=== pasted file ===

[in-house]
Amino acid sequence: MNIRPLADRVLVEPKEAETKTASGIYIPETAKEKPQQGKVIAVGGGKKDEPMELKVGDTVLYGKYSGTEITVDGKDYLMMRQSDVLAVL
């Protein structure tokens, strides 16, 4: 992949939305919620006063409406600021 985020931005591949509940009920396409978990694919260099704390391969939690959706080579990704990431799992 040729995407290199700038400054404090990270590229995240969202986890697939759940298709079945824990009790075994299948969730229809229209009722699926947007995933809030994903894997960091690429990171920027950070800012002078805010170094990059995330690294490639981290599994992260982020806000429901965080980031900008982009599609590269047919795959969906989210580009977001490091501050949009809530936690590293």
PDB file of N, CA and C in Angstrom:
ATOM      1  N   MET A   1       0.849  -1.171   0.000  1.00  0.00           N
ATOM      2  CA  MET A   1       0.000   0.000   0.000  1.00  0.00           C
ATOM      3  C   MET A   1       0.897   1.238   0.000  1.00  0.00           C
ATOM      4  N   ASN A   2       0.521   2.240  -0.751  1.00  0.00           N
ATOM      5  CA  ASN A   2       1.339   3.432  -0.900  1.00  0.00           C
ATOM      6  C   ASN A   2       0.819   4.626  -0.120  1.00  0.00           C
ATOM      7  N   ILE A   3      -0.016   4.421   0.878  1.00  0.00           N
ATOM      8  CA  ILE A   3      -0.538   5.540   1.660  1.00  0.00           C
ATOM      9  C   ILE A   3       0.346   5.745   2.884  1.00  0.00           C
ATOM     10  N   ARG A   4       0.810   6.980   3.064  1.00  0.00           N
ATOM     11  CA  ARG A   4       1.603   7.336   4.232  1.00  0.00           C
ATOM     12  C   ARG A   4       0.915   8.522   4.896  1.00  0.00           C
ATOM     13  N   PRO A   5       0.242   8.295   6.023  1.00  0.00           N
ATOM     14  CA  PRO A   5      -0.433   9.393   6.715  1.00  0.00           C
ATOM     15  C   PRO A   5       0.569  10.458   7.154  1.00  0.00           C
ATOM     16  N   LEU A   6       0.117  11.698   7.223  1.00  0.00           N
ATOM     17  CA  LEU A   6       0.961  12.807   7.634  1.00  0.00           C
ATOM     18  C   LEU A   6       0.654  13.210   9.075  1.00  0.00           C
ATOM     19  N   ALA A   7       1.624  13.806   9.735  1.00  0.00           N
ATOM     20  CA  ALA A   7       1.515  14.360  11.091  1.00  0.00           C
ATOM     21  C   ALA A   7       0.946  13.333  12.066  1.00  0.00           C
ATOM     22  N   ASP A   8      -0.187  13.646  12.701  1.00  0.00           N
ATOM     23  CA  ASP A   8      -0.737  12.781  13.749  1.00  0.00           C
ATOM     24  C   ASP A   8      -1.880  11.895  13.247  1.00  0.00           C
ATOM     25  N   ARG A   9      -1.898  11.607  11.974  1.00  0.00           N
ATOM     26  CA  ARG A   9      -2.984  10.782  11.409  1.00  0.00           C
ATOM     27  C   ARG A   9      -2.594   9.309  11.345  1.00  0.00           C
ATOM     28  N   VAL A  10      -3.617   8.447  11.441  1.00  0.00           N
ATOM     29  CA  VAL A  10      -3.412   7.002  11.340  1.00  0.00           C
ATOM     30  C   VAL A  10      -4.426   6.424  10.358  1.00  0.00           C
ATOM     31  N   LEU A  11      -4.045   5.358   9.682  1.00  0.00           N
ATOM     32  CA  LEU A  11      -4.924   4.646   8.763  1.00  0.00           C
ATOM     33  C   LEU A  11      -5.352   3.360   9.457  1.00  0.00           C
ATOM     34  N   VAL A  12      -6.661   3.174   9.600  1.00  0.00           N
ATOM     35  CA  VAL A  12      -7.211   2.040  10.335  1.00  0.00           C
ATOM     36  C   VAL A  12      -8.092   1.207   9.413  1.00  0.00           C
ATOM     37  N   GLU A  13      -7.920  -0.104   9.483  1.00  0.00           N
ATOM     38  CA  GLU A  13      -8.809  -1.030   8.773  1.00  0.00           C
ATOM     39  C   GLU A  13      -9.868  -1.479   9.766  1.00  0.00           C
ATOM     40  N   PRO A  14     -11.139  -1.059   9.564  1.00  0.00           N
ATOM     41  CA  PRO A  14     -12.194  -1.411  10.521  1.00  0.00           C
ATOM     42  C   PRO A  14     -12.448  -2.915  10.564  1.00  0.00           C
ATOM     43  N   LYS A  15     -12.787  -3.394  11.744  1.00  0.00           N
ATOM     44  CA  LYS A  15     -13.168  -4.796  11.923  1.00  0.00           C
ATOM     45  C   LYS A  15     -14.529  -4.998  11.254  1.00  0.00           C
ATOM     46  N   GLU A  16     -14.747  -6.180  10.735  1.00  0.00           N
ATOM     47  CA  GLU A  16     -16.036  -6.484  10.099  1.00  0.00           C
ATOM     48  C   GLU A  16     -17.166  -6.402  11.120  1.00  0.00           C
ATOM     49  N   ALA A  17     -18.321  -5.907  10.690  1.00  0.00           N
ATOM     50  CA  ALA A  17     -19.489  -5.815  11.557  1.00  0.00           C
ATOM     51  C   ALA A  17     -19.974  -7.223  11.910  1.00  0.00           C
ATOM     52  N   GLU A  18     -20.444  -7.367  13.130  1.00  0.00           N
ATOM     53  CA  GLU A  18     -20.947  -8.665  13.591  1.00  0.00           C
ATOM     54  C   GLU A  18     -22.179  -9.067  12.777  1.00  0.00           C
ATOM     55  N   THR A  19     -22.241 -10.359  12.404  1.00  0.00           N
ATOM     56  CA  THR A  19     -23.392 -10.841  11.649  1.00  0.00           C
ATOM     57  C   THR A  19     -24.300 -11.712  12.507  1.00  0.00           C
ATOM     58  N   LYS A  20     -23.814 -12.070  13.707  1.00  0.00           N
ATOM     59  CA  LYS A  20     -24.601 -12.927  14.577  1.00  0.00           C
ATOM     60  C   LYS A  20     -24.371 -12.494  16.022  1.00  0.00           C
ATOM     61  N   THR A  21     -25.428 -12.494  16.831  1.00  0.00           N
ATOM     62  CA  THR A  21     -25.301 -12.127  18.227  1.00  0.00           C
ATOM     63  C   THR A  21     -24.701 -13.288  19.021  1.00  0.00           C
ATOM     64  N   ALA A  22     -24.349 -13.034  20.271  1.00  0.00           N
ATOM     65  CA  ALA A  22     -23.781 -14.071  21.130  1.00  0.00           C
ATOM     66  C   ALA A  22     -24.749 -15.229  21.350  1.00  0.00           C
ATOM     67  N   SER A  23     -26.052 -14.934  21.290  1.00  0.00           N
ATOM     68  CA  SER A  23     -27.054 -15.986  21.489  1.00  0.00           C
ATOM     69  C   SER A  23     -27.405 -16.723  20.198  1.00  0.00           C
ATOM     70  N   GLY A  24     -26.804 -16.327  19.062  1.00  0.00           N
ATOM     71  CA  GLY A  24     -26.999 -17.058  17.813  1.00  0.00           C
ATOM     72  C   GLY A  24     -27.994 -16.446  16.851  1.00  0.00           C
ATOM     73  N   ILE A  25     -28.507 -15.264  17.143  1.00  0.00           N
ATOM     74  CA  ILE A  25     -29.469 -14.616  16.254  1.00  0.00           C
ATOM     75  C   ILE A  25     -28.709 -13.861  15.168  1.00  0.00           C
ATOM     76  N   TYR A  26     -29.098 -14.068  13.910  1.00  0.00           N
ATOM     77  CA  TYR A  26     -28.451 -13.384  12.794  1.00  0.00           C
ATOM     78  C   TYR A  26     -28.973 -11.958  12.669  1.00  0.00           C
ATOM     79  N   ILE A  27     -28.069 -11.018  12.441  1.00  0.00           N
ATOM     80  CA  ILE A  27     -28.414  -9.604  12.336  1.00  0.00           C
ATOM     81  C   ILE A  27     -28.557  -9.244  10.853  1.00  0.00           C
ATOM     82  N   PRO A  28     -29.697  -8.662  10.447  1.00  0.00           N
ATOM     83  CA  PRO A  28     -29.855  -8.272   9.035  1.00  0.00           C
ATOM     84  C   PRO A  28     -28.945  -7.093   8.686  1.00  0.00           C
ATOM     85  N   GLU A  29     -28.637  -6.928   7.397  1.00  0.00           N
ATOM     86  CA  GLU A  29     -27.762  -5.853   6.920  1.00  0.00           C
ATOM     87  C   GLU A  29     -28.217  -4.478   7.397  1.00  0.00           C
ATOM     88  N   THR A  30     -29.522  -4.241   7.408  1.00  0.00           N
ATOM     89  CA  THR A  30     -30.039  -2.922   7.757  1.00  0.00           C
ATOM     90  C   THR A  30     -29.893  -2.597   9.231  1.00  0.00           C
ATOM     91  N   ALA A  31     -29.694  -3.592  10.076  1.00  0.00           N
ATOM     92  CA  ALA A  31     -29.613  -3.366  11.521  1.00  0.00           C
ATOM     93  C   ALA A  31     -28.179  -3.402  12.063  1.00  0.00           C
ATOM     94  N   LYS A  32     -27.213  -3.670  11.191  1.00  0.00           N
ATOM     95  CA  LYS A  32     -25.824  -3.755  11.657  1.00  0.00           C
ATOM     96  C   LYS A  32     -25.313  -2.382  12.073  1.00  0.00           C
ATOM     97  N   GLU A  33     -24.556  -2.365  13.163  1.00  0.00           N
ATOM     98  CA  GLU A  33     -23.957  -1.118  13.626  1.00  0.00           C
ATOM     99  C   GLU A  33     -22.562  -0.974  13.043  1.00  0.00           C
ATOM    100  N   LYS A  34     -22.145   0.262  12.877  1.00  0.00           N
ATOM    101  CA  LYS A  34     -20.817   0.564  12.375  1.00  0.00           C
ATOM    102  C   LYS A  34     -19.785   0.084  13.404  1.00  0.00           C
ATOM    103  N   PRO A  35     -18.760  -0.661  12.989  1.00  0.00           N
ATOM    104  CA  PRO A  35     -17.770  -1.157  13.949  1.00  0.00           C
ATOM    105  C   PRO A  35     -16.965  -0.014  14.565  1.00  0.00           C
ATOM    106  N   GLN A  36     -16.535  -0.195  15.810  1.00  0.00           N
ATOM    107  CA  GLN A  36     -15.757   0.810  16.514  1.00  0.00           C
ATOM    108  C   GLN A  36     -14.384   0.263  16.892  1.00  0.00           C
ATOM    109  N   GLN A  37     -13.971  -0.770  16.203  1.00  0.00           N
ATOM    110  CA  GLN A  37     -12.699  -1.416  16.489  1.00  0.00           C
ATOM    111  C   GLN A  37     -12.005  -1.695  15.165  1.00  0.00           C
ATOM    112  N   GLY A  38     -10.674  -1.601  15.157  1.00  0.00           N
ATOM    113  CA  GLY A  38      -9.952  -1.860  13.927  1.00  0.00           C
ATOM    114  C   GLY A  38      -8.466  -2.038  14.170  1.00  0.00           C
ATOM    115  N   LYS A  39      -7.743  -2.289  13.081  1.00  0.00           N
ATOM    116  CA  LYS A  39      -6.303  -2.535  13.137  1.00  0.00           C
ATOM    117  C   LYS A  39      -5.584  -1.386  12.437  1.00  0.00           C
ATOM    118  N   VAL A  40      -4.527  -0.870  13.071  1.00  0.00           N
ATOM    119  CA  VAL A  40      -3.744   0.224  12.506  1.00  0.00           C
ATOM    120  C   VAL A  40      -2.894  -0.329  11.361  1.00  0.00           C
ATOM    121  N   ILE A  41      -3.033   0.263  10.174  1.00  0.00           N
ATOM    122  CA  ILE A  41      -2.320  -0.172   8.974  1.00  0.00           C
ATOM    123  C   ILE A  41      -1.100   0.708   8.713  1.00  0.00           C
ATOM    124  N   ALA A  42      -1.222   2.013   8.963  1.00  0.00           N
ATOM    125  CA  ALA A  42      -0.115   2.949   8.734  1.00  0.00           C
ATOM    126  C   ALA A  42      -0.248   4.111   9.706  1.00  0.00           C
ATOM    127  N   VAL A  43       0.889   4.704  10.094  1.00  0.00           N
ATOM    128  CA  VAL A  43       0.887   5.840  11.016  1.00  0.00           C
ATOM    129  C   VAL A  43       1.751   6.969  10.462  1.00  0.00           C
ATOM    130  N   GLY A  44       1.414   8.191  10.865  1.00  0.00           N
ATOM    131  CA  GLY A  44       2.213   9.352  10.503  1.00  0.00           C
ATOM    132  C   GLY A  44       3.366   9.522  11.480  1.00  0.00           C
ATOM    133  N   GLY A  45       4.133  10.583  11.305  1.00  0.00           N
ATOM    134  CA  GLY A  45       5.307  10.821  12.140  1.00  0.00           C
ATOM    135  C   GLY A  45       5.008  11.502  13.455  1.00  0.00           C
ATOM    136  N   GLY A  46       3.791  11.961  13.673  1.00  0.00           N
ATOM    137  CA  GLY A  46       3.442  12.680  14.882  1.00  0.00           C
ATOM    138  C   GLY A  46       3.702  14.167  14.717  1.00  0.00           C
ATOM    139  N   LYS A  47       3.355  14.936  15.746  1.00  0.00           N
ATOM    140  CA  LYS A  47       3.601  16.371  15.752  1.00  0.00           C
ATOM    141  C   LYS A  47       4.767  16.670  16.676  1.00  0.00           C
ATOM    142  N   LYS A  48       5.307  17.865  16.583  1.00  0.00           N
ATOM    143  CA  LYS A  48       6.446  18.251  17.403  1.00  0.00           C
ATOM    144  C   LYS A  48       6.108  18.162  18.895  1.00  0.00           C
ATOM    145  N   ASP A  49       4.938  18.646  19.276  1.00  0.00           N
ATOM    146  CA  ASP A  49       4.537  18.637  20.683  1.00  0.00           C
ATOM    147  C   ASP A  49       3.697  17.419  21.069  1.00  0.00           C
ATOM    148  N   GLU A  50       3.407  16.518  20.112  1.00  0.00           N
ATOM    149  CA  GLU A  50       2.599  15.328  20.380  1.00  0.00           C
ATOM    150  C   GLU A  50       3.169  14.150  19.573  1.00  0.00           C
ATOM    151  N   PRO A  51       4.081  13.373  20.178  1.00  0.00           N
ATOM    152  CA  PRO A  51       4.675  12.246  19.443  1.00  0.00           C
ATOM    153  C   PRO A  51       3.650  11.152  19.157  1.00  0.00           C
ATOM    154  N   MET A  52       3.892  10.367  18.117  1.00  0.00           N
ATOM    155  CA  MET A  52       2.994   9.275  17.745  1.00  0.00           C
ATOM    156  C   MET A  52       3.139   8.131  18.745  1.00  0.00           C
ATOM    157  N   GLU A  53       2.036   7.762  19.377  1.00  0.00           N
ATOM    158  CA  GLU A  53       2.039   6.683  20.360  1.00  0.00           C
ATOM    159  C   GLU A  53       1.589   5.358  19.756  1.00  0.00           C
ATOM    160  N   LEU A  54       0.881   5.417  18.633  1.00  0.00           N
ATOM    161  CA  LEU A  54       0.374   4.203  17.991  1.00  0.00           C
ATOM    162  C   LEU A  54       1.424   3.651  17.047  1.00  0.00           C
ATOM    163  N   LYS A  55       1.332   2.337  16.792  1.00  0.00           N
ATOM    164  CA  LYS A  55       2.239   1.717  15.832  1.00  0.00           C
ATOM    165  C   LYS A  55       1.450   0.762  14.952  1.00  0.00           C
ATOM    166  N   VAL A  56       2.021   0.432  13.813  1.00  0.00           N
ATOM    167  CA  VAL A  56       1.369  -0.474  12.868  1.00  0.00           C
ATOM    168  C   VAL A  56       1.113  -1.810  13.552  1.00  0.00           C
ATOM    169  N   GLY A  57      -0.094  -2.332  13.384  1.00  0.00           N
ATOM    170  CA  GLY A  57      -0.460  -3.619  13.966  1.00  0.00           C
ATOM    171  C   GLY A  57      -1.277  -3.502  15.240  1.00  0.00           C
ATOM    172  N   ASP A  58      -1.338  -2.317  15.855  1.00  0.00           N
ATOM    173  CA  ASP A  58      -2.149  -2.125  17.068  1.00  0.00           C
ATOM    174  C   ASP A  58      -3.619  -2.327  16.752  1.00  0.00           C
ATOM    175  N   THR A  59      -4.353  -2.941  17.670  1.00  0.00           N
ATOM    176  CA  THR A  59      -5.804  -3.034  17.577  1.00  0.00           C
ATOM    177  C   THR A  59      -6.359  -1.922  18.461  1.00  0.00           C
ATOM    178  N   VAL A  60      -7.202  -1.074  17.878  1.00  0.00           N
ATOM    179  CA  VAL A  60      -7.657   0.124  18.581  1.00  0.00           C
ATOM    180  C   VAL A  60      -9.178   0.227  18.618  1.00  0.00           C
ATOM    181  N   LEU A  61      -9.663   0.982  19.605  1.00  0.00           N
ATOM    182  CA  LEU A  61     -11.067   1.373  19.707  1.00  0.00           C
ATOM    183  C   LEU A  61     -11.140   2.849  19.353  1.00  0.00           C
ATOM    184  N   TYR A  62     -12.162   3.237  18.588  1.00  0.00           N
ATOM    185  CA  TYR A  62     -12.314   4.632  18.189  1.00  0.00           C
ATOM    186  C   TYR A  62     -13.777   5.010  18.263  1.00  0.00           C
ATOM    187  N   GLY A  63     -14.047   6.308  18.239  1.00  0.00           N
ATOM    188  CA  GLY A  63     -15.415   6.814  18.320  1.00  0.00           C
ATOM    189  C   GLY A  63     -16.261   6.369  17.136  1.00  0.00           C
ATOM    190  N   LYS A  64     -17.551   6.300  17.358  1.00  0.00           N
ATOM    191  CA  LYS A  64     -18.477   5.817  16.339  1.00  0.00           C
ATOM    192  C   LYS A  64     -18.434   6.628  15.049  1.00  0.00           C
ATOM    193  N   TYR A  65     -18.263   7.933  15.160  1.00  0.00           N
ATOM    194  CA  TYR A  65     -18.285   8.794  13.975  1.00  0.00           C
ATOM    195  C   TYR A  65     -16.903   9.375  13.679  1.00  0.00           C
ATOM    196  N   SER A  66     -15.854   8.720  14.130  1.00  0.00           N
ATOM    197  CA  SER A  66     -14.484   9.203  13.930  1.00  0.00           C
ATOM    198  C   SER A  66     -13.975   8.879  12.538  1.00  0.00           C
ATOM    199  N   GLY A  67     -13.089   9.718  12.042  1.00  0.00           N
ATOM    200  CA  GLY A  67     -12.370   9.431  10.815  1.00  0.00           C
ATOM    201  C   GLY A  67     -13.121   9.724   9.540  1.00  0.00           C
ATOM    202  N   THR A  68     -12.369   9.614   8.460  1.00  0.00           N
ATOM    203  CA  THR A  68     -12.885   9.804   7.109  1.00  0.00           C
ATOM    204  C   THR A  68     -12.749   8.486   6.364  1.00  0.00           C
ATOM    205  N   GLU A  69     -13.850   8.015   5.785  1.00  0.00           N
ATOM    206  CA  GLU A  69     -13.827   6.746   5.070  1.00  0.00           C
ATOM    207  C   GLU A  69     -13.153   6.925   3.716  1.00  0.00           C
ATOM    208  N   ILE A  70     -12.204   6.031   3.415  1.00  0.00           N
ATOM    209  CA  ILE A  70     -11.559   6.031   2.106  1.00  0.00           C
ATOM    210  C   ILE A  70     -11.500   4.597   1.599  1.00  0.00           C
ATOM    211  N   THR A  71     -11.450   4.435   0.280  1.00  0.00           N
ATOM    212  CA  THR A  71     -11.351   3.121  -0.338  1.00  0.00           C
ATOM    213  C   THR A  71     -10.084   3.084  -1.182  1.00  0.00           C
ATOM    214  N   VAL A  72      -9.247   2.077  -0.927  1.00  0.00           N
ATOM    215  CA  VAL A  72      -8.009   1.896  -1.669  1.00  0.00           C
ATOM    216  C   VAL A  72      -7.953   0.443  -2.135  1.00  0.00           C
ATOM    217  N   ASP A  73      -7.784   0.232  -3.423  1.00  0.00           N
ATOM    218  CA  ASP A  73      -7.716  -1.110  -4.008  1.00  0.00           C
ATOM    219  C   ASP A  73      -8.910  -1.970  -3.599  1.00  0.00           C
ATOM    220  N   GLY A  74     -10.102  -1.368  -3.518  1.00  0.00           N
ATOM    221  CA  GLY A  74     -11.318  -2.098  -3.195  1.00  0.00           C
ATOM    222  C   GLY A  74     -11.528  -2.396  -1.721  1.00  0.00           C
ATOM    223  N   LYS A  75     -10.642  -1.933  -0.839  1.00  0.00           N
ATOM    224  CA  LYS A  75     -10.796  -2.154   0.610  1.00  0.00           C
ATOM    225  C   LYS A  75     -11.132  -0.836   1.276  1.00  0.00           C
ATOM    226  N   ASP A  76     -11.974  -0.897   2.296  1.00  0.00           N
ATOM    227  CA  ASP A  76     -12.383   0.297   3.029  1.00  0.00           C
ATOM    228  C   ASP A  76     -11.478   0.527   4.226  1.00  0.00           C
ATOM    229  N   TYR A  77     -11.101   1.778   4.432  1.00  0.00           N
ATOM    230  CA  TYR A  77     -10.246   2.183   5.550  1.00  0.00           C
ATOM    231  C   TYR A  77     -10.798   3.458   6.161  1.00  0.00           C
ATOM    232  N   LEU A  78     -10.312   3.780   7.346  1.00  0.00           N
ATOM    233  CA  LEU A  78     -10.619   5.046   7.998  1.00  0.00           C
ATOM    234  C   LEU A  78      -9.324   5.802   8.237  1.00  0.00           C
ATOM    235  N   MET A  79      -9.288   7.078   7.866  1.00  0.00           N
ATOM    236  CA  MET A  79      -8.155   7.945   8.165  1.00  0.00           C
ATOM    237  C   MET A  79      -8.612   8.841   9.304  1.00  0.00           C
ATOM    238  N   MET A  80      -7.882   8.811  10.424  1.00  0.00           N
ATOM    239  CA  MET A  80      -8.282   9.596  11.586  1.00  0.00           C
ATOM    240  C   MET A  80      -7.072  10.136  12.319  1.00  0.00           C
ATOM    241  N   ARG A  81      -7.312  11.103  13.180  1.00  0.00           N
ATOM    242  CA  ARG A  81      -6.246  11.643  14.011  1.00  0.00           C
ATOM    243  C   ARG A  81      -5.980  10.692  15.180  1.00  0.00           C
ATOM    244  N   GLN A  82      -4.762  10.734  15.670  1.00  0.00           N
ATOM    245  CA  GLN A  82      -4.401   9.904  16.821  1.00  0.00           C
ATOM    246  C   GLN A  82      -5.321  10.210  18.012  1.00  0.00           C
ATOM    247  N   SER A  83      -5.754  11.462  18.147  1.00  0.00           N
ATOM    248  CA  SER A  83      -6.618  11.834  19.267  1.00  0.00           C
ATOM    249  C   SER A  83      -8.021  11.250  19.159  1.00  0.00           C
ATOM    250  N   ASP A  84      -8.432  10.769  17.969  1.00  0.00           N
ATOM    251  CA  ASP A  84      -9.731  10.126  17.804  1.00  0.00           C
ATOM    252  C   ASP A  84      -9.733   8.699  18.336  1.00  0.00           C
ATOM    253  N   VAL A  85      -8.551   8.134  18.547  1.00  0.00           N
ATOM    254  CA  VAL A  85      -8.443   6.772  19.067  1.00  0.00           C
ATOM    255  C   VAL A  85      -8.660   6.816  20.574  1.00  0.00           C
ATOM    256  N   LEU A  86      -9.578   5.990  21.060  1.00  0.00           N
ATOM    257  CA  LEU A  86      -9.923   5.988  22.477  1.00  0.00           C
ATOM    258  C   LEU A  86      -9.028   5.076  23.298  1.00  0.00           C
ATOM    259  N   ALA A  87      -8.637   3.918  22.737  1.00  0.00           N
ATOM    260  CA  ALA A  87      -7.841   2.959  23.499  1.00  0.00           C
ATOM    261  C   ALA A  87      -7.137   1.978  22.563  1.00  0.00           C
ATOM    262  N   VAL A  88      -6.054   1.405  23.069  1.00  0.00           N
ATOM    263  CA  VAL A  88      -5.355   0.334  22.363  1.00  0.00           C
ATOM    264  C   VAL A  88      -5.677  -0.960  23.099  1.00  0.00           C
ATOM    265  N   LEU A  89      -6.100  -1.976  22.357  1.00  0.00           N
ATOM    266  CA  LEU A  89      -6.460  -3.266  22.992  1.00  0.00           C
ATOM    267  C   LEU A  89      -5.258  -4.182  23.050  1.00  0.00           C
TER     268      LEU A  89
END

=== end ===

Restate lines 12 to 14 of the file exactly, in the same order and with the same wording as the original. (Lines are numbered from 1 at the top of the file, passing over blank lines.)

ATOM      8  CA  ILE A   3      -0.538   5.540   1.660  1.00  0.00           C
ATOM      9  C   ILE A   3       0.346   5.745   2.884  1.00  0.00           C
ATOM     10  N   ARG A   4       0.810   6.980   3.064  1.00  0.00           N